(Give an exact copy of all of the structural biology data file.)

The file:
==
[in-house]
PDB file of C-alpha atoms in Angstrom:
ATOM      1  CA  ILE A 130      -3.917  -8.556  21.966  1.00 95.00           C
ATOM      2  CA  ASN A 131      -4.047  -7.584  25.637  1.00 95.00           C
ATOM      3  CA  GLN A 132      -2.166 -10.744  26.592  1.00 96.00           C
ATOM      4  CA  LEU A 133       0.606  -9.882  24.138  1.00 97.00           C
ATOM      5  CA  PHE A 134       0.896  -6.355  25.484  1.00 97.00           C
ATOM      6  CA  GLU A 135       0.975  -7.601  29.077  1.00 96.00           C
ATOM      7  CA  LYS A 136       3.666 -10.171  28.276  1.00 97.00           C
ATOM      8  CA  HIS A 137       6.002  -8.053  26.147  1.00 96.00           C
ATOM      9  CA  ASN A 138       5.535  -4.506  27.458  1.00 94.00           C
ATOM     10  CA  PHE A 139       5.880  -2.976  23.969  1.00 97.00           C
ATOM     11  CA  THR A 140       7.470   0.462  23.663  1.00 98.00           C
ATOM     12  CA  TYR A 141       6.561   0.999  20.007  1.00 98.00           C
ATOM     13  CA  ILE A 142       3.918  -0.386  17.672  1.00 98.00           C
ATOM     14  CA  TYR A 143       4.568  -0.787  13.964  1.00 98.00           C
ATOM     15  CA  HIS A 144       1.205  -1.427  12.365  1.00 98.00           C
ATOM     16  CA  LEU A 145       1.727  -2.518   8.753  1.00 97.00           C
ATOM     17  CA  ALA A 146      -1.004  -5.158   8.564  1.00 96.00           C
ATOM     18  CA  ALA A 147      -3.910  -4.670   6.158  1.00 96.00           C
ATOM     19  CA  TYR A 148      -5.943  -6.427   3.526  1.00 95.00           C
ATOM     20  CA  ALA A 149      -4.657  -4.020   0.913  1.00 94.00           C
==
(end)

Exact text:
[in-house]
PDB file of C-alpha atoms in Angstrom:
ATOM      1  CA  ILE A 130      -3.917  -8.556  21.966  1.00 95.00           C
ATOM      2  CA  ASN A 131      -4.047  -7.584  25.637  1.00 95.00           C
ATOM      3  CA  GLN A 132      -2.166 -10.744  26.592  1.00 96.00           C
ATOM      4  CA  LEU A 133       0.606  -9.882  24.138  1.00 97.00           C
ATOM      5  CA  PHE A 134       0.896  -6.355  25.484  1.00 97.00           C
ATOM      6  CA  GLU A 135       0.975  -7.601  29.077  1.00 96.00           C
ATOM      7  CA  LYS A 136       3.666 -10.171  28.276  1.00 97.00           C
ATOM      8  CA  HIS A 137       6.002  -8.053  26.147  1.00 96.00           C
ATOM      9  CA  ASN A 138       5.535  -4.506  27.458  1.00 94.00           C
ATOM     10  CA  PHE A 139       5.880  -2.976  23.969  1.00 97.00           C
ATOM     11  CA  THR A 140       7.470   0.462  23.663  1.00 98.00           C
ATOM     12  CA  TYR A 141       6.561   0.999  20.007  1.00 98.00           C
ATOM     13  CA  ILE A 142       3.918  -0.386  17.672  1.00 98.00           C
ATOM     14  CA  TYR A 143       4.568  -0.787  13.964  1.00 98.00           C
ATOM     15  CA  HIS A 144       1.205  -1.427  12.365  1.00 98.00           C
ATOM     16  CA  LEU A 145       1.727  -2.518   8.753  1.00 97.00           C
ATOM     17  CA  ALA A 146      -1.004  -5.158   8.564  1.00 96.00           C
ATOM     18  CA  ALA A 147      -3.910  -4.670   6.158  1.00 96.00           C
ATOM     19  CA  TYR A 148      -5.943  -6.427   3.526  1.00 95.00           C
ATOM     20  CA  ALA A 149      -4.657  -4.020   0.913  1.00 94.00           C